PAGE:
Duvar English

The Syrian government has announced that it will build a replica of Istanbul’s iconic Hagia Sophia, Lebanon’s Al-Modon media reported. The move comes after the Turkish government’s conversion of the Byzantine structure into a mosque.

Russia, a major ally of Syria’s Bashar al-Assad, will assist in building the mini Hagia Sophia in city of Al-Suqaylabiyah to show the importance of “peaceful dialogue” between faiths, The Moscow Times reported.

Al-Suqaylabiyah is a Greek Orthodox Christian-majority city in the central Syrian province of Hama.

“Syria, unlike Turkey, is a country that clearly shows the possibility of peaceful and positive interfaith dialogue,” Russian lawmaker Vitaly Milonov told the state-run RIA Novosti news agency earlier this month. “President Bashar al-Assad would never transfer a cathedral from one denomination to another.”

Al-Modon reported that the mini Hagia Sophia project is the brainchild of pro-regime militia leader Nabeul Al-Abdullah.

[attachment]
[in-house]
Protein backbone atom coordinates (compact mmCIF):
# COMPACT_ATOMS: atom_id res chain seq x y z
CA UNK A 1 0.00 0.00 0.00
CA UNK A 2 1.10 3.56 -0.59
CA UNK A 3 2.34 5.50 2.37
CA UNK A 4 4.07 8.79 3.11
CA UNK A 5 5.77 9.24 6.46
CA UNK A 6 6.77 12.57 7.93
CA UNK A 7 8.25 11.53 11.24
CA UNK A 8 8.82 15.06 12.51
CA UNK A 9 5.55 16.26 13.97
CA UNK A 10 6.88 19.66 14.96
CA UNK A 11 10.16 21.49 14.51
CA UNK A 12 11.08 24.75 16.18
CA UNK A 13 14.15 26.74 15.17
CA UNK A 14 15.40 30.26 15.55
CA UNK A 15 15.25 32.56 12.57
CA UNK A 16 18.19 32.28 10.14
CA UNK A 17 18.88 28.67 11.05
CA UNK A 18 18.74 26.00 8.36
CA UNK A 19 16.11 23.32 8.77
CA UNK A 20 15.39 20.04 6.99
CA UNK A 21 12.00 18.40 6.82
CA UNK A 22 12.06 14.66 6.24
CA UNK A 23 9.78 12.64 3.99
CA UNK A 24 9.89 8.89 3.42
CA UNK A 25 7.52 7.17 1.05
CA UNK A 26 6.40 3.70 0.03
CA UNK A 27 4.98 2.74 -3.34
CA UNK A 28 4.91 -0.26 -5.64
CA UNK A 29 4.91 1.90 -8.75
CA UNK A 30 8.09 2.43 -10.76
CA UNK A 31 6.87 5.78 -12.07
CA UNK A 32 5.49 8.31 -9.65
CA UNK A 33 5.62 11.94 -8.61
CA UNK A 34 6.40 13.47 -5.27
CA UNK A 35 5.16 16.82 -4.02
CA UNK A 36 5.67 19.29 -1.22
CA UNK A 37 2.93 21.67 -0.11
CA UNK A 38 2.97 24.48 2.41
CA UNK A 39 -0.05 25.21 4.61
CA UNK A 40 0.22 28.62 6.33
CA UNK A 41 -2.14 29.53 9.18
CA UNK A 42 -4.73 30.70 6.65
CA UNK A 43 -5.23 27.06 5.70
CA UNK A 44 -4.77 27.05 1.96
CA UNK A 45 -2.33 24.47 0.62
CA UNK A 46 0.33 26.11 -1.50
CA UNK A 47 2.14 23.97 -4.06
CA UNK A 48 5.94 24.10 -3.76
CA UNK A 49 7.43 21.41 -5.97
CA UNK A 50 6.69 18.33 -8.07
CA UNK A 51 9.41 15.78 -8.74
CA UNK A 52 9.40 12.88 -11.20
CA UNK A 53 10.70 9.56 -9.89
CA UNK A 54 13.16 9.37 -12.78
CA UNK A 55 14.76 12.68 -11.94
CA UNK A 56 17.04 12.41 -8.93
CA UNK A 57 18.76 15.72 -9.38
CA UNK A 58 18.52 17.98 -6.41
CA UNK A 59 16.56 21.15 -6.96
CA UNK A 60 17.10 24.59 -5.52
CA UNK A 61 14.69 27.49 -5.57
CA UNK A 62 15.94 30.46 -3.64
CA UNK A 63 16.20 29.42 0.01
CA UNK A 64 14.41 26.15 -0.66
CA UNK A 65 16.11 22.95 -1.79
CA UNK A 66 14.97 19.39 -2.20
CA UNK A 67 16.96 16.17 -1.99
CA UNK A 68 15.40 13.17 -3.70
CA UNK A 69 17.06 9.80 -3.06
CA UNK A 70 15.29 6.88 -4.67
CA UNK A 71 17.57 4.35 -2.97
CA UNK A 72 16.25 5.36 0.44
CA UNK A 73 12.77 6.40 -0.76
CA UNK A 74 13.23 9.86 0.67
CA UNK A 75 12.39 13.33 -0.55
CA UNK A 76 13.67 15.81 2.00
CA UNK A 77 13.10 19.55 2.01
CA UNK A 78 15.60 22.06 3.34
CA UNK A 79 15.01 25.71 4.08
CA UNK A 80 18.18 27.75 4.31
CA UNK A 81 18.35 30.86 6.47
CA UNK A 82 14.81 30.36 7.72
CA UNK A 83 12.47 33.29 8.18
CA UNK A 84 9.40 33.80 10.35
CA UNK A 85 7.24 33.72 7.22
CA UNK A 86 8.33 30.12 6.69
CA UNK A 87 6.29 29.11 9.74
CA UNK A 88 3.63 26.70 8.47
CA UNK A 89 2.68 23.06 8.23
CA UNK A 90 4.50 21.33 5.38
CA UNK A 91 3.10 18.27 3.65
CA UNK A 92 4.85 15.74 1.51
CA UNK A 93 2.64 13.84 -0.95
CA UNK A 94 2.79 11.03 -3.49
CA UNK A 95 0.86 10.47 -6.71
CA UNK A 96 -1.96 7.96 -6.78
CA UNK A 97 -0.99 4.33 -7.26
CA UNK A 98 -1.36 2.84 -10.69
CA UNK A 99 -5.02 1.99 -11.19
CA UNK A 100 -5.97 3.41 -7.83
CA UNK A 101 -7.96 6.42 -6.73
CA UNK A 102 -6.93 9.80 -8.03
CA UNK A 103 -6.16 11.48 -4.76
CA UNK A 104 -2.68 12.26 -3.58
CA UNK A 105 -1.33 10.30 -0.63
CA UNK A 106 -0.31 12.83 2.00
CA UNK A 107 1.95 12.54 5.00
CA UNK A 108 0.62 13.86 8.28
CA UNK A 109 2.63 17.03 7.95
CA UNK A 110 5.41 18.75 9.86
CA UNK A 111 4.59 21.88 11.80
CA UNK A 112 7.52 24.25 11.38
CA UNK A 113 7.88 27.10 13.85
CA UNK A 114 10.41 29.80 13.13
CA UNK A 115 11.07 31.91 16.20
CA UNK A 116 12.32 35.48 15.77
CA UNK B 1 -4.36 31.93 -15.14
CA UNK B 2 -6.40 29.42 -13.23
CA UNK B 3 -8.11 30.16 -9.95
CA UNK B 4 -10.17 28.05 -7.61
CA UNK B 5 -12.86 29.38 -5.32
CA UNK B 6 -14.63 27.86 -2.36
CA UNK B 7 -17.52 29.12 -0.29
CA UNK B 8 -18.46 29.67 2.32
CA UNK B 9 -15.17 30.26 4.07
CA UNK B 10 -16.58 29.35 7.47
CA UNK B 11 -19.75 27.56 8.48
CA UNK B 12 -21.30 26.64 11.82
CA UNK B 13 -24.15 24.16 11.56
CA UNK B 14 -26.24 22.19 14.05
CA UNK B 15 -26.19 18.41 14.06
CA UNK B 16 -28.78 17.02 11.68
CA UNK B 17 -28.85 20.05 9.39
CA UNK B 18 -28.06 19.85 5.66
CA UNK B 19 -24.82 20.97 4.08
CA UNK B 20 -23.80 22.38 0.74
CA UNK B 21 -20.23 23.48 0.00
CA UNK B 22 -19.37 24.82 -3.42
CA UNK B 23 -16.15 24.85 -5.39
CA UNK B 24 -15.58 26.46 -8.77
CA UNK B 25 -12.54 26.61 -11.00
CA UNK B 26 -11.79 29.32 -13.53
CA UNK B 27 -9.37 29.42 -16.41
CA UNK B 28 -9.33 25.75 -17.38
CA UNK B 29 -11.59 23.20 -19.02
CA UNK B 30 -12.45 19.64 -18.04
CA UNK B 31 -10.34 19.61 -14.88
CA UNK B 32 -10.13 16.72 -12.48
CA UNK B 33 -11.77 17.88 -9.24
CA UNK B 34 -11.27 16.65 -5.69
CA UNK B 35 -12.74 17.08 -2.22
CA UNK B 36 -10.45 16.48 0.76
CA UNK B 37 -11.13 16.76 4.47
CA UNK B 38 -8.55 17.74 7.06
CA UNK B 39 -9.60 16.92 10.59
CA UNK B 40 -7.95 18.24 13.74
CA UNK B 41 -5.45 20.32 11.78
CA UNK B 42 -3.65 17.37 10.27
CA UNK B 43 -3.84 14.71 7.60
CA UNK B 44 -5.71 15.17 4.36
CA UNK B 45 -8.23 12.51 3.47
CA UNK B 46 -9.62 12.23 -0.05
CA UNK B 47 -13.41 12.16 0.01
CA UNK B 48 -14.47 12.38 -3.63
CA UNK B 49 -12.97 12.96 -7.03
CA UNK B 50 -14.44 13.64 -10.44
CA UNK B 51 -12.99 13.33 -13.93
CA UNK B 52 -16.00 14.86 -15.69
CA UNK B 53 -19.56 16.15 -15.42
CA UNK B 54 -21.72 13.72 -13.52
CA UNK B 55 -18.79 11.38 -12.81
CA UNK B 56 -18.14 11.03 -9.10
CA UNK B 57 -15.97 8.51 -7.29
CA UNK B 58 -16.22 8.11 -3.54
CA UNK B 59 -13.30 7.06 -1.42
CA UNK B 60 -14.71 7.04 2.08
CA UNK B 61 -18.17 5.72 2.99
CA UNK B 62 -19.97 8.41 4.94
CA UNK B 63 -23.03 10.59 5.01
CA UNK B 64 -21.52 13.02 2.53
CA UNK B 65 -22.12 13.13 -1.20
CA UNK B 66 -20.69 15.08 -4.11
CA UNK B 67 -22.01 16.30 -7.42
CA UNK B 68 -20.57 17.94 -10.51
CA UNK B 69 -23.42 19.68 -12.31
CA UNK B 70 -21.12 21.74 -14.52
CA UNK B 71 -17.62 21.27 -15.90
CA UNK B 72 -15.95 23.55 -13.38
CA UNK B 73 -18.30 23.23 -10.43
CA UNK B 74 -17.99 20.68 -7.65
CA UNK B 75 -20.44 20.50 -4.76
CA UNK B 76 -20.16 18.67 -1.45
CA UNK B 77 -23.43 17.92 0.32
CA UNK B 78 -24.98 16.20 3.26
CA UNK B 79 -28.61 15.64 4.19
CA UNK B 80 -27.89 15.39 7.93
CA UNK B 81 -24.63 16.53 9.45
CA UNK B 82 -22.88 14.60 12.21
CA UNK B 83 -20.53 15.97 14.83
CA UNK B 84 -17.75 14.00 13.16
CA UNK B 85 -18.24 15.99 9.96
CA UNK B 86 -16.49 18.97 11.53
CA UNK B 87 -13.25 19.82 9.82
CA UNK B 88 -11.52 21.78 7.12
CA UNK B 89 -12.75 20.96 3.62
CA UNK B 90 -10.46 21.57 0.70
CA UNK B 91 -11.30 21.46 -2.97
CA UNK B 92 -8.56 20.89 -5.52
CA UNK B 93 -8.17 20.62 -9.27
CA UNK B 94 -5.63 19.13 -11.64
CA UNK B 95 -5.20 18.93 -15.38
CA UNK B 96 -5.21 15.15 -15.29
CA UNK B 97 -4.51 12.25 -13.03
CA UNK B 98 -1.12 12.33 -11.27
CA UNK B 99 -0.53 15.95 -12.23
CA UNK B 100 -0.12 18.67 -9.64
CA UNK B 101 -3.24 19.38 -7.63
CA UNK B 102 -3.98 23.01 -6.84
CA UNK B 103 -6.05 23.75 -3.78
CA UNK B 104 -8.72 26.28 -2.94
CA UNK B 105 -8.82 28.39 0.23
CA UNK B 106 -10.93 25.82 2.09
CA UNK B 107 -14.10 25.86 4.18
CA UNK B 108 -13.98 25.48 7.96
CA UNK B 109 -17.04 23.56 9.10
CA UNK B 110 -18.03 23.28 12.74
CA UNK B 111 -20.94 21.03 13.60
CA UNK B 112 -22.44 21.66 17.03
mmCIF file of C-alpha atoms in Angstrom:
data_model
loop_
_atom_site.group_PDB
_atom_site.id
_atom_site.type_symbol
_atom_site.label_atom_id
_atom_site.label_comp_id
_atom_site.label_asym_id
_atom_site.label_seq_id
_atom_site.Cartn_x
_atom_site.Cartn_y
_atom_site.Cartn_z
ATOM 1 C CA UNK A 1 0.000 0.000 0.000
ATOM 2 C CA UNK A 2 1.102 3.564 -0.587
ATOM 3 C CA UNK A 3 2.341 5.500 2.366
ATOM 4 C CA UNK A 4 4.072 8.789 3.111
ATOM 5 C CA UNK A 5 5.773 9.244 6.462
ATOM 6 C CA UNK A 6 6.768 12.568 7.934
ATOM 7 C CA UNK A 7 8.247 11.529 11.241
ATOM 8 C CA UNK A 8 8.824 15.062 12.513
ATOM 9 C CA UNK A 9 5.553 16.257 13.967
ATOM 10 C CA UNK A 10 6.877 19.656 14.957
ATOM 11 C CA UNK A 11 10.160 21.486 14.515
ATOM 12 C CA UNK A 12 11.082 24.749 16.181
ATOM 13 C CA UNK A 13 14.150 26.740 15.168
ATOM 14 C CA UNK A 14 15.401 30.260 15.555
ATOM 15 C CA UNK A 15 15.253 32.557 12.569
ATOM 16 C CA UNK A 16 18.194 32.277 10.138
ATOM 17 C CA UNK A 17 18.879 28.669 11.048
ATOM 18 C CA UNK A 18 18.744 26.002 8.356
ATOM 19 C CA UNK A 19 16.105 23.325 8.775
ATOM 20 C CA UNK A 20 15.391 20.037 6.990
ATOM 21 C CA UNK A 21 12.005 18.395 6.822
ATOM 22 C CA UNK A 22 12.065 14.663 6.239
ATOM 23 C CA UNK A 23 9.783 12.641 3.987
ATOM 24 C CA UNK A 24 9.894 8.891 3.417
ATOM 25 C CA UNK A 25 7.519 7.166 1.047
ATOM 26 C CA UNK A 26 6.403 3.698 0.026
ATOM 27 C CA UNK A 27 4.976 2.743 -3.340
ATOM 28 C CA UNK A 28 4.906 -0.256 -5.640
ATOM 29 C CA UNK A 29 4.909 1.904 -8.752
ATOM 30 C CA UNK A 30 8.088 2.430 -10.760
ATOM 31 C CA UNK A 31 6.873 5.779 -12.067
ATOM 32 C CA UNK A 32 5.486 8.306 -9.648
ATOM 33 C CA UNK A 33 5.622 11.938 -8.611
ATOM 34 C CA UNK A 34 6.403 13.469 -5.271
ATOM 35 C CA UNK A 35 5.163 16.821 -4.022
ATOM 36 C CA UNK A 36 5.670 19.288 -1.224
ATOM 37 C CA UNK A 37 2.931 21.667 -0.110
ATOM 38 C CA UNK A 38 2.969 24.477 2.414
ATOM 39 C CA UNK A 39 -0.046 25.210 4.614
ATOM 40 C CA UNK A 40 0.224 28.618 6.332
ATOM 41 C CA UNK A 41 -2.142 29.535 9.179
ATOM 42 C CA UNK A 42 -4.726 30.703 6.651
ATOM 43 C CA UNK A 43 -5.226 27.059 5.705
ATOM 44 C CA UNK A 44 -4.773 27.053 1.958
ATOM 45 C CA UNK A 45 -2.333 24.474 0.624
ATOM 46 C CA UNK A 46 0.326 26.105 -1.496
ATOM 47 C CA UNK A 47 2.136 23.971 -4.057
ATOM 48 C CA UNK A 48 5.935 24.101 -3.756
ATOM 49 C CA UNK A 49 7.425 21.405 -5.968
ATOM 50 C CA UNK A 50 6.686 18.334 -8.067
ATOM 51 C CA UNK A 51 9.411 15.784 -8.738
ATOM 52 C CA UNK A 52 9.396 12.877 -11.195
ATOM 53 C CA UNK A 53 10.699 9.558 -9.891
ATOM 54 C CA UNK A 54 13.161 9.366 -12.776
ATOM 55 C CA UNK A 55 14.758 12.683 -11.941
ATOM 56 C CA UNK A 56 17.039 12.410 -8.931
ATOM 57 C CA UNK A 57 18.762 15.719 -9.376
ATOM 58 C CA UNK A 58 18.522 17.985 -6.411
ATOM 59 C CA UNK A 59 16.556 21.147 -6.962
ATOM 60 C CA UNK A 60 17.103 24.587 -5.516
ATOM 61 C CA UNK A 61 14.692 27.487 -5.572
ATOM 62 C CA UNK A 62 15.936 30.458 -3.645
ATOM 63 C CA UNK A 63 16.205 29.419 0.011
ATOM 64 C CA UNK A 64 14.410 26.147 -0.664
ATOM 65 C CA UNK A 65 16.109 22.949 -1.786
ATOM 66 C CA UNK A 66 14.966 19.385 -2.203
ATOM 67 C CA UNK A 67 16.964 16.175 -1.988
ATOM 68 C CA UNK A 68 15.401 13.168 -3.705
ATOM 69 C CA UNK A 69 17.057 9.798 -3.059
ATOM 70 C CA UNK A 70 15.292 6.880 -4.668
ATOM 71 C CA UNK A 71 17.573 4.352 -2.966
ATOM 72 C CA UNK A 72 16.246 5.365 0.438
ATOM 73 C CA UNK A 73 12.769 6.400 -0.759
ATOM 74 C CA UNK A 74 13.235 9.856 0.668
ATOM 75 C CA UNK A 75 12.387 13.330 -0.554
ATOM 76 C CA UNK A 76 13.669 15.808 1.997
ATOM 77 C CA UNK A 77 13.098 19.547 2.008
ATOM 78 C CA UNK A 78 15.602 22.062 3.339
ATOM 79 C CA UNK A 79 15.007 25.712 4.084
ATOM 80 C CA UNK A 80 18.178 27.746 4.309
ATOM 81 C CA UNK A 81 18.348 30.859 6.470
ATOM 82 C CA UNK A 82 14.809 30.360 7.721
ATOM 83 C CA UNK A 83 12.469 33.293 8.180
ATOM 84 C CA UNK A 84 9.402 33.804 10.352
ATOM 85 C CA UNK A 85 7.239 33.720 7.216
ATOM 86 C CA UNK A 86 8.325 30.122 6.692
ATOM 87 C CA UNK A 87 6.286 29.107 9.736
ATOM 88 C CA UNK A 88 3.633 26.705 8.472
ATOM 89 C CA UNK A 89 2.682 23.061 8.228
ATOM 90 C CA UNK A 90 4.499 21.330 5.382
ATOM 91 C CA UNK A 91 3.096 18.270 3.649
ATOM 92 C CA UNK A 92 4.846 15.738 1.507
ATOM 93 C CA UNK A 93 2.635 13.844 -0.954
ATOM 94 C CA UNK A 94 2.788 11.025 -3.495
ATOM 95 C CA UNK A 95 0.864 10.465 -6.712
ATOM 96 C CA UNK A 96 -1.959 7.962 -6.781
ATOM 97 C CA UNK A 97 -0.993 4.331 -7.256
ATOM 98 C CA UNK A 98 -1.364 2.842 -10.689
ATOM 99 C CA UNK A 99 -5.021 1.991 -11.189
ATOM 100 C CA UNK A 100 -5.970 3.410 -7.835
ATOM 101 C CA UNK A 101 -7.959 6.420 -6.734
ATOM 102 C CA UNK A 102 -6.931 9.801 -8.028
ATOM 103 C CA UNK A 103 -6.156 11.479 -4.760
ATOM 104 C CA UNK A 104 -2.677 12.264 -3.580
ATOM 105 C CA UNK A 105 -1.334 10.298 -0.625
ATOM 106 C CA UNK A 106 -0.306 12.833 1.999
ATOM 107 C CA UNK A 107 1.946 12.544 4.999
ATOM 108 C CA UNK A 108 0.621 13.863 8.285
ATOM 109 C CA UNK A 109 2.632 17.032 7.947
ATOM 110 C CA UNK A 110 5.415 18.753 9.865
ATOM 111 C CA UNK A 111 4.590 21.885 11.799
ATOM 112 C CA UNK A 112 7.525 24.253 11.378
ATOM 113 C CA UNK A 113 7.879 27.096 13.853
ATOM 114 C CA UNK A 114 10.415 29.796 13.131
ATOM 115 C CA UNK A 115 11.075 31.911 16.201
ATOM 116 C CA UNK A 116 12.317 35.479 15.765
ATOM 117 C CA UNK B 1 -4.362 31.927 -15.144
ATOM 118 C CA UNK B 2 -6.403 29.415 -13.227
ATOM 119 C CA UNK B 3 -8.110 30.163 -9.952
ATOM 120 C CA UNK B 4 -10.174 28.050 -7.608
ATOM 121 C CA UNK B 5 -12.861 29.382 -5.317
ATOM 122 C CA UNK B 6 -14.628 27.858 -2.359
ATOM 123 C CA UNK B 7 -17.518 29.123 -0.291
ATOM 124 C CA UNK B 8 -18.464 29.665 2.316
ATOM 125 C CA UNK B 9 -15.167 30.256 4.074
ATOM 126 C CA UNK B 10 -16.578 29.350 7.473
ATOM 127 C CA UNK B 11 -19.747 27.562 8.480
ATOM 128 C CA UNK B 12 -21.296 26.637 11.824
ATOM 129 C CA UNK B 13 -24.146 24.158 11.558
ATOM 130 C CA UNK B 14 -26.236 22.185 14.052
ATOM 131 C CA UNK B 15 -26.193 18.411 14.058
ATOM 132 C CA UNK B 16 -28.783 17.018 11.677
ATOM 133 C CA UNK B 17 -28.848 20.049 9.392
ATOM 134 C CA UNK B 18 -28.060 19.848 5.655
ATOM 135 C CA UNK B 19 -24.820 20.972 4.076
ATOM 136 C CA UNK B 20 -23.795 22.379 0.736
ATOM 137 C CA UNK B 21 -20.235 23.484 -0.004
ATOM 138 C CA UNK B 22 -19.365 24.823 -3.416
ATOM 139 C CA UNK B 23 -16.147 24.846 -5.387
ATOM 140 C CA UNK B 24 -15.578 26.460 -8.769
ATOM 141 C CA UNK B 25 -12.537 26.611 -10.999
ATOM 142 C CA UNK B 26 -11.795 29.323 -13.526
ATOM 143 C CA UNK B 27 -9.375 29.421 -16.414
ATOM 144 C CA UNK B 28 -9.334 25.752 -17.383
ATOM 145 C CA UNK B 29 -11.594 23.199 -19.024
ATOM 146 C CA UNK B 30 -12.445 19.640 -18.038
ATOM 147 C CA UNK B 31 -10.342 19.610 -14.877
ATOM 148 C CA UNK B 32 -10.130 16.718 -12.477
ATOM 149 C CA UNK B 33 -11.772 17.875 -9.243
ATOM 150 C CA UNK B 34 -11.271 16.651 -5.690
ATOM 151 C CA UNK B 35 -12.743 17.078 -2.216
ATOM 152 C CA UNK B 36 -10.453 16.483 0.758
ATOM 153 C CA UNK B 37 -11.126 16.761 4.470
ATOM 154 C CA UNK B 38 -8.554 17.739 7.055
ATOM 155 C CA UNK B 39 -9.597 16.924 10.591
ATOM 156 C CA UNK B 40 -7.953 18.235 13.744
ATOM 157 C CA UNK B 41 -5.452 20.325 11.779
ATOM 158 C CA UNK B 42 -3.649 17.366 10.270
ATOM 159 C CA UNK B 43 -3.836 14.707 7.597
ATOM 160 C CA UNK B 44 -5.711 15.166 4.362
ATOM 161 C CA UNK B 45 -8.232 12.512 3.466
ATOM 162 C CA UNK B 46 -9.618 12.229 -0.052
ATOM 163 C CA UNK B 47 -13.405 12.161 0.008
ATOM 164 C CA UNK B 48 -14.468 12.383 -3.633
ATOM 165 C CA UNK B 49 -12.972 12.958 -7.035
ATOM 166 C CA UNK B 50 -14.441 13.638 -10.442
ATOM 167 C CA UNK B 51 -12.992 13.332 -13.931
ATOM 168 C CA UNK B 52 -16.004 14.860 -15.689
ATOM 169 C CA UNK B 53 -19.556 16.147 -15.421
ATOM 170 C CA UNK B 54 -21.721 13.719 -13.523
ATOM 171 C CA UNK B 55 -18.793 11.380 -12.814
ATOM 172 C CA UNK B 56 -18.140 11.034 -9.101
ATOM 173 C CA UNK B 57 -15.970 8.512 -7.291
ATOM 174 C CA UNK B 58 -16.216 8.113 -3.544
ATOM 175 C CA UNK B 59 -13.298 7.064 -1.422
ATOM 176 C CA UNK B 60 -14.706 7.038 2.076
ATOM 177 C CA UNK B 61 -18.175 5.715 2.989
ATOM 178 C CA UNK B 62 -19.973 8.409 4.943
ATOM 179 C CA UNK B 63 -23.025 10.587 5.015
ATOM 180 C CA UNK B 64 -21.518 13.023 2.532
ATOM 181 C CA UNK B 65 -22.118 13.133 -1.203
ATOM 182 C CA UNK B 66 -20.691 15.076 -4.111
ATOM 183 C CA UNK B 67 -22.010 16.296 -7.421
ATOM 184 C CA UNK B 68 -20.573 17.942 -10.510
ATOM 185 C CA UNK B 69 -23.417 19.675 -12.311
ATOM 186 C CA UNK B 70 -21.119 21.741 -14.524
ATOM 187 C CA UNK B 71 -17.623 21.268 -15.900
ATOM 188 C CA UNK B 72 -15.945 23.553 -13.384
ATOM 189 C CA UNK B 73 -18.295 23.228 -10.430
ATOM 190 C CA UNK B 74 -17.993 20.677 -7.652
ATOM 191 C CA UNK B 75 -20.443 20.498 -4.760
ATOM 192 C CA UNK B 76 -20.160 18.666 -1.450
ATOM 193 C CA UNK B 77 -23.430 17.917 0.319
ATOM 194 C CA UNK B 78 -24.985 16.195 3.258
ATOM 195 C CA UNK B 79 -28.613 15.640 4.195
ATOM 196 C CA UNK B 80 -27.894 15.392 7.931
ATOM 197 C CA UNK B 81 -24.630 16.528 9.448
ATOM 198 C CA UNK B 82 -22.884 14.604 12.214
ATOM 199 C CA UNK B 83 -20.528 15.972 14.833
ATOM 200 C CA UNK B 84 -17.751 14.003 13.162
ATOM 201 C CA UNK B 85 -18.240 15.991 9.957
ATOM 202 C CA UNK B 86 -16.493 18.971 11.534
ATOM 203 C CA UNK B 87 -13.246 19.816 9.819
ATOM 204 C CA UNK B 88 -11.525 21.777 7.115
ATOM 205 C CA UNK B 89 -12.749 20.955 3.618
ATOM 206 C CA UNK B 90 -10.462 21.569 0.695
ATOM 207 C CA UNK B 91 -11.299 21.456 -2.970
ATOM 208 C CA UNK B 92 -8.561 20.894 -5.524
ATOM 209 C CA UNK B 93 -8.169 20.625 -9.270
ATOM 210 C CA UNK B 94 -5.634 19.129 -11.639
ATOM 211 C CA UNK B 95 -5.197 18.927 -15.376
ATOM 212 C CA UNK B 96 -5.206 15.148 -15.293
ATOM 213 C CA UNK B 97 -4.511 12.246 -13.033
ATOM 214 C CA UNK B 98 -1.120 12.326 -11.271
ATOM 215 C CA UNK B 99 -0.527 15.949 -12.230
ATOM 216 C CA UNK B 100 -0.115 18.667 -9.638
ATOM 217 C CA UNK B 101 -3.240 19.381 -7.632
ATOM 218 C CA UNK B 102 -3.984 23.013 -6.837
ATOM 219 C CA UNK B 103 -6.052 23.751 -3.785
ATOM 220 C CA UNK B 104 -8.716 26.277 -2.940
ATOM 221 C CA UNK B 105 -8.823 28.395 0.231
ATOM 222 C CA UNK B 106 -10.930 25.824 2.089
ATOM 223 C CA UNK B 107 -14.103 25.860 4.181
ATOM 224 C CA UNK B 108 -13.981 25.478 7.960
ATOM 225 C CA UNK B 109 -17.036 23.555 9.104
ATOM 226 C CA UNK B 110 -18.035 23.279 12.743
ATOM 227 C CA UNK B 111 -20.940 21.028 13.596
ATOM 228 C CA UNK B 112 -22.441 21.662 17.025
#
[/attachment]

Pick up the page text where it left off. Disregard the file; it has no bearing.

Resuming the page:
Abdullah presented his plans to the Russian military after obtaining approval from the metropolitan bishop of the Greek Orthodox Church in Hama, according to Al-Modon.

“I think that all of Russia will want to help. This will truly be a landmark event for all Orthodox people; I am sure that every Orthodox Christian wants his name to be inscribed in at least a stone or brick of the new Hagia Sophia,” Milonov said.

Opposition activists told Al-Modon that the Russian government’s support for the project is part of an attempt to justify its intervention in Syria by highlighting links between the Christian population and Russia.

Hagia Sophia is nearly 1,500 years old and was one of the most exalted seats of Christian and then Muslim worship in the world, meaning that the change to its status has profound repercussions for followers of both faiths. It is also a UNESCO World Heritage Site.

In 1934 Turkey’s first president, Mustafa Kemal Atatürk, forging a secular republic out of the defeated Ottoman Empire, converted Hagia Sophia into a museum.

Earlier in July, a Turkish court annulled its museum status, paving the way for President Recep Tayyip Erdoğan to designate it a mosque.